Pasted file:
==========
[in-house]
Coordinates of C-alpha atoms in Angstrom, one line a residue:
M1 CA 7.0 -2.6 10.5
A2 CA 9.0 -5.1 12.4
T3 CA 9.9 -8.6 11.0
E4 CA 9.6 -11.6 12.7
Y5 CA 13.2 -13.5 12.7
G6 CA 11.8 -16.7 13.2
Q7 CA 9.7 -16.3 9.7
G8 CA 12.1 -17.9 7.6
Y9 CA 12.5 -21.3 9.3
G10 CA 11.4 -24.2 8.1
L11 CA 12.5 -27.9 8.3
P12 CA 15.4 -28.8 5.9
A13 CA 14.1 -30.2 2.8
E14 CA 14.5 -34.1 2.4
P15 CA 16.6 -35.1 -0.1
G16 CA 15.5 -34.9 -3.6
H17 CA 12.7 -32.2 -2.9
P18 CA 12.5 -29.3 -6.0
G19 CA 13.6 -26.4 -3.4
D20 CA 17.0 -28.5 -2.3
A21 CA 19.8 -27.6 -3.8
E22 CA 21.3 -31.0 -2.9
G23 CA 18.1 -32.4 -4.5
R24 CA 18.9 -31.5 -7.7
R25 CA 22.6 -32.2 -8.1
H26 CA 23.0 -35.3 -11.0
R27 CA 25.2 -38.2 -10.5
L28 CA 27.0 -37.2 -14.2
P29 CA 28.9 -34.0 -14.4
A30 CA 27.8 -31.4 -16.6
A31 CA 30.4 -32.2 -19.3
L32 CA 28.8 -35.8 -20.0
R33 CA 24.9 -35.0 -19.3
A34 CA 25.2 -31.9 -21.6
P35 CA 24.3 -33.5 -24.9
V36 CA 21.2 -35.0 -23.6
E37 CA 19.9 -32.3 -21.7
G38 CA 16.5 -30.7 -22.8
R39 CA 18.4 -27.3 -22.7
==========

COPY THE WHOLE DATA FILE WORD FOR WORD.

[in-house]
Coordinates of C-alpha atoms in Angstrom, one line a residue:
M1 CA 7.0 -2.6 10.5
A2 CA 9.0 -5.1 12.4
T3 CA 9.9 -8.6 11.0
E4 CA 9.6 -11.6 12.7
Y5 CA 13.2 -13.5 12.7
G6 CA 11.8 -16.7 13.2
Q7 CA 9.7 -16.3 9.7
G8 CA 12.1 -17.9 7.6
Y9 CA 12.5 -21.3 9.3
G10 CA 11.4 -24.2 8.1
L11 CA 12.5 -27.9 8.3
P12 CA 15.4 -28.8 5.9
A13 CA 14.1 -30.2 2.8
E14 CA 14.5 -34.1 2.4
P15 CA 16.6 -35.1 -0.1
G16 CA 15.5 -34.9 -3.6
H17 CA 12.7 -32.2 -2.9
P18 CA 12.5 -29.3 -6.0
G19 CA 13.6 -26.4 -3.4
D20 CA 17.0 -28.5 -2.3
A21 CA 19.8 -27.6 -3.8
E22 CA 21.3 -31.0 -2.9
G23 CA 18.1 -32.4 -4.5
R24 CA 18.9 -31.5 -7.7
R25 CA 22.6 -32.2 -8.1
H26 CA 23.0 -35.3 -11.0
R27 CA 25.2 -38.2 -10.5
L28 CA 27.0 -37.2 -14.2
P29 CA 28.9 -34.0 -14.4
A30 CA 27.8 -31.4 -16.6
A31 CA 30.4 -32.2 -19.3
L32 CA 28.8 -35.8 -20.0
R33 CA 24.9 -35.0 -19.3
A34 CA 25.2 -31.9 -21.6
P35 CA 24.3 -33.5 -24.9
V36 CA 21.2 -35.0 -23.6
E37 CA 19.9 -32.3 -21.7
G38 CA 16.5 -30.7 -22.8
R39 CA 18.4 -27.3 -22.7